Linux world opened to me back in high school. After 4 years of gaming through high school, it was obvious to me: e-sports are slowly evolving and living in a country as Slovenia it's a dead end.
After talking with more experienced colleagues, my first distribution was Gentoo - as it promised freedom. A week of reading Gentoo Handbook and fixing of typical mistakes beginner mistakes, I got a working Gentoo installation. I reinstalled it a few times in next months because I wanted to improve my environment and also practice day long installation procedure.
I remember the day (about half a year after being introduced to Gentoo) that I deleted my /var/lib/ directory. As a stubborn beginner eager to learn something from that, I didn't listen to advices on #gentoo about just reinstalling (that what I would do today). Days of research lead me to believe, re-bootstrapping my system with stage3 was the only way to go (and practically the same as installation).
I was enjoying Gentoo. Every year the tools got better, the community matured and I even did a GSOC2010. But that was also the time I started freelancing and traveling. I couldn't afford my Linux distribution bailing on me - and it did. Installing a package broke the system and rebuilding all python packages and other stuff took a day (more like a night). That was not acceptable. I'm not saying it was Gentoo's fault or mine - it's not important. I had a broken system while a job to be done was waiting.
It was time to re-think about my usage of the Operating System. The server part was still clear; use Gentoo as it provides a solid ground once it's bootstrapped. But in 2010 Ubuntu became very close to stable and I gave it a try. For next three years it was my desktop of choice. Even Lenovo X201s hardware worked out of the box (well it's certified to do so). With some Googling most of problems could be solved within an hour.
While being unhappy with Ubuntu for last year of really annoying bugs I couldn't solve, I was searching for a new exit, since I couldn't do anything about fixing those bugs except for waiting for them to be fixed. But this year, Florian Friesdorf convinced Rok Garbas to install declarative configuration style distribution called NixOS project and soon after NixOS install fest in Kiberpipa, I was preparing my next desktop environment in a VirtualBox that I would later copy configuration to my laptop and NixOS would setup the environment to the same state. The scary part was - the cake wasn't a lie.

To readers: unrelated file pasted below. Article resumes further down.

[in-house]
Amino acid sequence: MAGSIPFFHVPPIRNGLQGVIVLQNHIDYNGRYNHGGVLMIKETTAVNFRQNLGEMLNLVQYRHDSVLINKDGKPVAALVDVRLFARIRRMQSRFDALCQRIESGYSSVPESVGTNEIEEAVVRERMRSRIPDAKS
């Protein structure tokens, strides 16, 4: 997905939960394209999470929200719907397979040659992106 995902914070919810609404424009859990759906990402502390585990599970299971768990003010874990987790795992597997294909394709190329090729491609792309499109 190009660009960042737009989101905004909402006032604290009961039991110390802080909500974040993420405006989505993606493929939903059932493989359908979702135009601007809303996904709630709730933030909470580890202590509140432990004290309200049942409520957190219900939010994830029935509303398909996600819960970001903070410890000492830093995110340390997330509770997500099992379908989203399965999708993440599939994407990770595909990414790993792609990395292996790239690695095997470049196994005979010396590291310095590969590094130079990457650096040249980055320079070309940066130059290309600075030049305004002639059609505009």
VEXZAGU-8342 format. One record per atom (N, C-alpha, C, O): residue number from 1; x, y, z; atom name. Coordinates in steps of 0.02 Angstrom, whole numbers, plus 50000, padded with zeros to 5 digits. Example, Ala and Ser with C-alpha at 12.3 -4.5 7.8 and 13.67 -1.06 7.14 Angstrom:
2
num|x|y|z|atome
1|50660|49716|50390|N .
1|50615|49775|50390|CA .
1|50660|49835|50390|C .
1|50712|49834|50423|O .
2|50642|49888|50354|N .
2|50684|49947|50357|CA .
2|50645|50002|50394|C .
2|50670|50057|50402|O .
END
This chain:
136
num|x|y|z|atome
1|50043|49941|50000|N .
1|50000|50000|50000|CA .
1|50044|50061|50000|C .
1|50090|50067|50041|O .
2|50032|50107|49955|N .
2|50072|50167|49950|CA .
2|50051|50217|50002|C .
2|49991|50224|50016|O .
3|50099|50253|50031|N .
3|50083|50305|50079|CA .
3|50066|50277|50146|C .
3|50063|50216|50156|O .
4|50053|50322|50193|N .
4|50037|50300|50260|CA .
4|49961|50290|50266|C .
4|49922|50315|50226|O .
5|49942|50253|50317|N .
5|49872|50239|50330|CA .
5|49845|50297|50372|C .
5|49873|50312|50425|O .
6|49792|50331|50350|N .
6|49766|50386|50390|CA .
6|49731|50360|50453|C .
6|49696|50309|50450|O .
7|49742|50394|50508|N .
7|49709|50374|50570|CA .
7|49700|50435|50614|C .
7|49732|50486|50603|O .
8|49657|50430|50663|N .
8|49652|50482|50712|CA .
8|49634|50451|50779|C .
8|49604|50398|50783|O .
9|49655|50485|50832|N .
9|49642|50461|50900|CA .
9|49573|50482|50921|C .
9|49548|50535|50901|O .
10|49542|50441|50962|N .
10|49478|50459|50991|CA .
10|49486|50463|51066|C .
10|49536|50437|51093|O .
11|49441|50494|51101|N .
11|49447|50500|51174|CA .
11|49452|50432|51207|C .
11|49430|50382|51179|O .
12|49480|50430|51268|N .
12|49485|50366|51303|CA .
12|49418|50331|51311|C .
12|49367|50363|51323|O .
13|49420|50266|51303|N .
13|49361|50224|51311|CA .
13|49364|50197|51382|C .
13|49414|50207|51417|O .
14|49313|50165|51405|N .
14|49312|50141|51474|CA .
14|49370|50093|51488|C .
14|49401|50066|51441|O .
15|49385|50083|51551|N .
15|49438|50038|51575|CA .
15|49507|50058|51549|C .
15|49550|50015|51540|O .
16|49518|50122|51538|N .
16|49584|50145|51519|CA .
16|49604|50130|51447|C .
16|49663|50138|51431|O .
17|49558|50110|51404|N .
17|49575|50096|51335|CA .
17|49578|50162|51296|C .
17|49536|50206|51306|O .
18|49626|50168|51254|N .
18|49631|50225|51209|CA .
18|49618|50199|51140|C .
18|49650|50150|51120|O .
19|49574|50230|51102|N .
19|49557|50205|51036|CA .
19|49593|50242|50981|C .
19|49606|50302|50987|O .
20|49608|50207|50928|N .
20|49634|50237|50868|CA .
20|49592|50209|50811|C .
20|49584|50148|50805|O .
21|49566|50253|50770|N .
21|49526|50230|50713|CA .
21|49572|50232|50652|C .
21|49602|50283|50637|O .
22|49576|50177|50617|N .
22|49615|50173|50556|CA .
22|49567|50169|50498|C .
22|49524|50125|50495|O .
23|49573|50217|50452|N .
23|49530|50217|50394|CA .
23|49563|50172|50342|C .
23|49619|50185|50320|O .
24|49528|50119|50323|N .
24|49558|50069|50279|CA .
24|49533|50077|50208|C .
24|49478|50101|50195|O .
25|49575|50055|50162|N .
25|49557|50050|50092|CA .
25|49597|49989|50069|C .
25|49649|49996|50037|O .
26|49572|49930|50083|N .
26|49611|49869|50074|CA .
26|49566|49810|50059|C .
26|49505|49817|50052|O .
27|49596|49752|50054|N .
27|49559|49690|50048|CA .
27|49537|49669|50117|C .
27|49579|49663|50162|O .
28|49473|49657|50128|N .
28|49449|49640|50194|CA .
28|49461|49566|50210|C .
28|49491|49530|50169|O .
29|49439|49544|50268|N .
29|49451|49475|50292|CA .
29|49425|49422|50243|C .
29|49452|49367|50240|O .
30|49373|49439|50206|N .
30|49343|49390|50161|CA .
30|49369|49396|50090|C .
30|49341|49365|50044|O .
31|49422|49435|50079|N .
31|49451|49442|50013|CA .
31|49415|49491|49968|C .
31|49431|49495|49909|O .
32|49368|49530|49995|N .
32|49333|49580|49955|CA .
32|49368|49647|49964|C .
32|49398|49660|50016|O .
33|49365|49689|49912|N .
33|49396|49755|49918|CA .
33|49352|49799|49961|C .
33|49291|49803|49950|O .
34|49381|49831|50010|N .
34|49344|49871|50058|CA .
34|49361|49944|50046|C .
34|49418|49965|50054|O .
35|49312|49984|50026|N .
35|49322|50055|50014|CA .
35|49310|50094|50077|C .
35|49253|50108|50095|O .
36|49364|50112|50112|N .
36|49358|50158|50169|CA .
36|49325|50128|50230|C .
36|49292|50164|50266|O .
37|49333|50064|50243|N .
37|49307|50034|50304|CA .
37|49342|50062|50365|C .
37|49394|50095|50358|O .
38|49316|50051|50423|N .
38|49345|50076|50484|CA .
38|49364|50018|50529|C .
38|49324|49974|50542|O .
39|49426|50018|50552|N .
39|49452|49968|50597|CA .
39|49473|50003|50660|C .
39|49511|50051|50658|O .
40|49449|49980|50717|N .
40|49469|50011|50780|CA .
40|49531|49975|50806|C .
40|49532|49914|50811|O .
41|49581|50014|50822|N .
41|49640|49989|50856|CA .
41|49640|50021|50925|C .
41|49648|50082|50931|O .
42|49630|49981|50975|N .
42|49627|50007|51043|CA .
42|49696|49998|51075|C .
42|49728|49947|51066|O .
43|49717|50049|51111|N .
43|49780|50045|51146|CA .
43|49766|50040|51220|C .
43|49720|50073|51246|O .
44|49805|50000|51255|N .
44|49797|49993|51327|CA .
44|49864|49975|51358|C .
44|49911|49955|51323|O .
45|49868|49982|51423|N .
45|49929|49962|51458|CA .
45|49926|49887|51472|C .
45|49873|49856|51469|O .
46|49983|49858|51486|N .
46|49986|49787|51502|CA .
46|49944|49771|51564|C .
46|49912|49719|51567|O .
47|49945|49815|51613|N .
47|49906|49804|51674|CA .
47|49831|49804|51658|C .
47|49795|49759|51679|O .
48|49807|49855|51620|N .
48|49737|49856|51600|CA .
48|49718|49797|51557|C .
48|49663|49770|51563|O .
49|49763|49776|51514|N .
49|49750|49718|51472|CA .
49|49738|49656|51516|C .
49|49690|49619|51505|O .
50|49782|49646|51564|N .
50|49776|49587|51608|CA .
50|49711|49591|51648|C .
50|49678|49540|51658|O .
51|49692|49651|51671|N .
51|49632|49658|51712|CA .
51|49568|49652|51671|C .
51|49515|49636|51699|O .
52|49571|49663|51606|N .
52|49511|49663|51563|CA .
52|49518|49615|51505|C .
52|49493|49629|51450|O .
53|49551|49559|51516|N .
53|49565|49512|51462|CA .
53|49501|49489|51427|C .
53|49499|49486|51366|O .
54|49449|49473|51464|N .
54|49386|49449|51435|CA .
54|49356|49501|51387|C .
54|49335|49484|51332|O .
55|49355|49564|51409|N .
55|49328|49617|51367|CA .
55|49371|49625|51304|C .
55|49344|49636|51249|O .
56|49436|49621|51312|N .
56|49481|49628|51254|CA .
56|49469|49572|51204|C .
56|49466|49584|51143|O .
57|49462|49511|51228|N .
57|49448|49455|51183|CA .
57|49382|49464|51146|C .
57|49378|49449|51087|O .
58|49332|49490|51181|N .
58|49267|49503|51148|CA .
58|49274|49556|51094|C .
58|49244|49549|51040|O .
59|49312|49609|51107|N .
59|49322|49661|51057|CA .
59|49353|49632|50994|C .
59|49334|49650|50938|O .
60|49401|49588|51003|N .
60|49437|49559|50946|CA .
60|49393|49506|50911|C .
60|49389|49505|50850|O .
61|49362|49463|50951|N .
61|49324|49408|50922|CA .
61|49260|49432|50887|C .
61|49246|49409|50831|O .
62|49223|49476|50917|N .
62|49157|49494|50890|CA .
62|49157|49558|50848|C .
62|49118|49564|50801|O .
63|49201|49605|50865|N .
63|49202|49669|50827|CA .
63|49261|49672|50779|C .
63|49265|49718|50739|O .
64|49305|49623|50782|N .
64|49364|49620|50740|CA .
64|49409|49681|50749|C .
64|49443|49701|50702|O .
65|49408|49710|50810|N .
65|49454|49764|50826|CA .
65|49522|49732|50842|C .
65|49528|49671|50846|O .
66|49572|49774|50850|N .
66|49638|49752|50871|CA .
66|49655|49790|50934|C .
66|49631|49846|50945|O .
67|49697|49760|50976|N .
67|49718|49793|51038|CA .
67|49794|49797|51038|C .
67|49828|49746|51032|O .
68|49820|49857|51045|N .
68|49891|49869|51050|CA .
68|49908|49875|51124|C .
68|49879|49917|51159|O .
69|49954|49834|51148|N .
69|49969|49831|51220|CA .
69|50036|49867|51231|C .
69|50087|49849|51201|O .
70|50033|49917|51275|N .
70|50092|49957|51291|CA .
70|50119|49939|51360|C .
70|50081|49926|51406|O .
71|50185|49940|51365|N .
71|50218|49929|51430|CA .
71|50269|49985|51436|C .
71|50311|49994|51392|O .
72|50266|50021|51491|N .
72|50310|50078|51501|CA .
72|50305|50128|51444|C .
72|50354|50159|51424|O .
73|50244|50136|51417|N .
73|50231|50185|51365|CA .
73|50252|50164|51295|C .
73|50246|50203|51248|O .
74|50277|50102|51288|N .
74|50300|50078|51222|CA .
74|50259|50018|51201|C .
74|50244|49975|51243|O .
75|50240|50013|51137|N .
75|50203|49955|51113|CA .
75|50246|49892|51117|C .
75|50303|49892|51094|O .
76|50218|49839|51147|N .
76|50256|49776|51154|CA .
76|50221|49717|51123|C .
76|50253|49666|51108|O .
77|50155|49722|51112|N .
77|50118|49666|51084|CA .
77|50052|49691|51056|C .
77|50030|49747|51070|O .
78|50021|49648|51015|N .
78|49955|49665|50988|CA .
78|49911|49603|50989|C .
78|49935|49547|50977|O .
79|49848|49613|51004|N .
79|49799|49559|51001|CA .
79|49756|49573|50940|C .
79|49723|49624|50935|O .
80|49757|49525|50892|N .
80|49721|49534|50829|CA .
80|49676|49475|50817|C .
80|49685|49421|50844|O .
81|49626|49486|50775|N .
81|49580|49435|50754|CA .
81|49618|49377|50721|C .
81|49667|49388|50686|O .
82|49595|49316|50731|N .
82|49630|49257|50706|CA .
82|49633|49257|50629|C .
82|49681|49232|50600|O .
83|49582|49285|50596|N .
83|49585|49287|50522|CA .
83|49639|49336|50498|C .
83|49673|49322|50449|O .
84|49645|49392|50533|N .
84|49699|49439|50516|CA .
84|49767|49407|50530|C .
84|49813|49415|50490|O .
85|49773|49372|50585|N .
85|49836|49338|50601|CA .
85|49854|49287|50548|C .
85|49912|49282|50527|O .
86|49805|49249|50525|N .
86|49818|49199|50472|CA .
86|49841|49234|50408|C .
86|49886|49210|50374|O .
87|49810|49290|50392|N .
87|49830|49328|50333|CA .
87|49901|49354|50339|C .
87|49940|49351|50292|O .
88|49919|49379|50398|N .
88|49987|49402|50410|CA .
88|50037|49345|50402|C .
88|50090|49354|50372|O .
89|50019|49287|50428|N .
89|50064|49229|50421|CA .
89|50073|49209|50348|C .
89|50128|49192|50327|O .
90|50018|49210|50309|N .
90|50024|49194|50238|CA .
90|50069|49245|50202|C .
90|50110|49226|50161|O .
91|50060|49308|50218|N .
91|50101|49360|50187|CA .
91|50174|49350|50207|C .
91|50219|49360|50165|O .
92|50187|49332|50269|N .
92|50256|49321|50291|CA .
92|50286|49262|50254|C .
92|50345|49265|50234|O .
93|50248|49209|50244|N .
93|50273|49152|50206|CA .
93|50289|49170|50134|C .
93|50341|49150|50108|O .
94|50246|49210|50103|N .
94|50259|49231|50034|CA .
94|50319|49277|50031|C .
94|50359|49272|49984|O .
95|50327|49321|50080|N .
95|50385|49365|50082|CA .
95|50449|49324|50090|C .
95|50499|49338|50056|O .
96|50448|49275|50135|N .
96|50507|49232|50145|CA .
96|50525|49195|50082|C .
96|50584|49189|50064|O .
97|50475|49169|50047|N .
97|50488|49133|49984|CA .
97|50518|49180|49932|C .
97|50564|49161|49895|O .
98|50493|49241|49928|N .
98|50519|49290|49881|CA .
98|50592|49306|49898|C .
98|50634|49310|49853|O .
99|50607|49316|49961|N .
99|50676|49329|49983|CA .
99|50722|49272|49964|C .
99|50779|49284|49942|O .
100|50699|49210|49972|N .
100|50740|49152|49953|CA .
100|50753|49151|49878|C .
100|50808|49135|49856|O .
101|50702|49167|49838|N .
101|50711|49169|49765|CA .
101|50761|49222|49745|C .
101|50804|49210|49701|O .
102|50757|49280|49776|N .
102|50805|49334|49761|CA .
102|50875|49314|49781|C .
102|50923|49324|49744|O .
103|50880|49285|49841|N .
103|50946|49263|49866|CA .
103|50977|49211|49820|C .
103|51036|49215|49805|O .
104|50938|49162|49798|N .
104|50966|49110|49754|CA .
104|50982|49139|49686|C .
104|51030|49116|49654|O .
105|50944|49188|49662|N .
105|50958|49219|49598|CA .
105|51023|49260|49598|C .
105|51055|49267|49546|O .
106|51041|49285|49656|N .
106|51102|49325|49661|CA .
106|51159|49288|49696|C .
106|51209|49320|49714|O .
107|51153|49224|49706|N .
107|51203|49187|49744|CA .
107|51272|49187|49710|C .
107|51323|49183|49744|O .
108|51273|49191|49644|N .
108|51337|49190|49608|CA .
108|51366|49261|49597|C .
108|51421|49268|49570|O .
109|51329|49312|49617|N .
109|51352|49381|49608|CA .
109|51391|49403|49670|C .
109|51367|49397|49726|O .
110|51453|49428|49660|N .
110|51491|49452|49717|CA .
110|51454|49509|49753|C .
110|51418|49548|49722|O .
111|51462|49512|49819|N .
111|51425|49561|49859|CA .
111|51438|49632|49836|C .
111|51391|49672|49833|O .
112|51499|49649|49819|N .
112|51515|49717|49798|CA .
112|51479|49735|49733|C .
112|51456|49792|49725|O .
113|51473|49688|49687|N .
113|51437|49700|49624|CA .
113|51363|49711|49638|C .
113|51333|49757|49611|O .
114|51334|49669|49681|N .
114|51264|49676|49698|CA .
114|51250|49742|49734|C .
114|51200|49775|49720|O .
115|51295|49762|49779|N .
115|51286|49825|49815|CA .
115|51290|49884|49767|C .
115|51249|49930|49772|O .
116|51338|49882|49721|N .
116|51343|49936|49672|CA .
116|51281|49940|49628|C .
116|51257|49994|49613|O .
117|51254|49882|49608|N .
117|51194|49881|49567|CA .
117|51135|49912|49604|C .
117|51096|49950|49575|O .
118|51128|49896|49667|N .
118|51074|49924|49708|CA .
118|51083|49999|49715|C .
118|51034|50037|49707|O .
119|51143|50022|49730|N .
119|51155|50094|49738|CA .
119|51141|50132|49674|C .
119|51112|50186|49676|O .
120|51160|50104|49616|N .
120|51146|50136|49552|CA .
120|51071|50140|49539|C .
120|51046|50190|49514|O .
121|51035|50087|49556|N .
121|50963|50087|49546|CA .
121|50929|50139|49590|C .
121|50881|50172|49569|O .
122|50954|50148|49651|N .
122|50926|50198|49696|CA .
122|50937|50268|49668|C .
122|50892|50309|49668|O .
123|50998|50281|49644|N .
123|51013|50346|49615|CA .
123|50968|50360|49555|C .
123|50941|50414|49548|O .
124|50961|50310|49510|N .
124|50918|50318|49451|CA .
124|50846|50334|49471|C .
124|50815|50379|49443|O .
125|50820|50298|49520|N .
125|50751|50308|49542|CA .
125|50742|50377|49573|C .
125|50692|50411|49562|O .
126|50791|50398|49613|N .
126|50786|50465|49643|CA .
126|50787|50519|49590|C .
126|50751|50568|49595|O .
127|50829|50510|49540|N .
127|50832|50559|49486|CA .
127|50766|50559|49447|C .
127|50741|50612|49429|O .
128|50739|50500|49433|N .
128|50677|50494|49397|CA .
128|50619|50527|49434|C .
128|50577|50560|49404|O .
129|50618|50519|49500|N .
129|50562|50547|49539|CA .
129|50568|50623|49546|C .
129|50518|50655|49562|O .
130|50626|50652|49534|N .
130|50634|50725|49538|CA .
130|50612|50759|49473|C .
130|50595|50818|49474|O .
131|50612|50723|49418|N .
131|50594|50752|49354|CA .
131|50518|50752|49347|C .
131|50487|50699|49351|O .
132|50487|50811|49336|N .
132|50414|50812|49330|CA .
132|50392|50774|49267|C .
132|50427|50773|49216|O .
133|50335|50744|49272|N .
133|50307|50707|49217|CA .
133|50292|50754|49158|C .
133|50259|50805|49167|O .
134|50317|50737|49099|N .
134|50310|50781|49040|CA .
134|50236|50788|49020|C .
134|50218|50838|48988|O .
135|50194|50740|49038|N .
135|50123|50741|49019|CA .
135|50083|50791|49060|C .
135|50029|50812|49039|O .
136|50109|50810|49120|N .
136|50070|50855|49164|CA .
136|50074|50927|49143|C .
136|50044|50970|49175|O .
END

While NixOS community is smallish (~90 people hang on #nixos) and not everything is packaged and well tested, the language Nix gives so much power into my hands that I'm not going back. And what's even better, I can have NixOS installed on server and have the same environment on server as on desktop.
NixOS promises rollbacks (remember those failing upgrades), user profiles (install software as a user in named environments), install multiple versions of same software, allows upgrading of your system and booting a virtual machine before you actually apply the upgrade, source and binary distribution, etc. It takes a single configuration file to bootstrap your system. It downloads all needed packages and configures software as instructed.
This is all possible due to design of Nix the functional language below NixOS. It takes about a day to learn Nix with more than 15000 packages as an examples in nixpkgs. Nix isolates package building process from the filesystem and it's usable as an addition to your package manager - it works on all Unix-like platforms.
But the key part why NixOS is so attractive is automation. If I commit a new package to nixpkgs repository following will happen:
- Hydra will pickup the commit from github and based on changes figure out what packages need to be rebuild (including dependencies)
- Hydra will build the package on desired platforms and provide a binary if build succeeded
- Hydra will run any written tests against the package
- Hydra will send me an email (if I'm assigned as maintainer of the package and if the package is broken)
- If NixOS tests will pass, Hydra will build NixOS live cd, Virtualbox image, NixOS manual and update binary channel (NixOS instructions where to find binary packages)
I'm currently extremely happy NixOS user and contributor. I don't mind contributing to Linux distributions, in fact we are having first NixOS sprint in Slovenia in two days.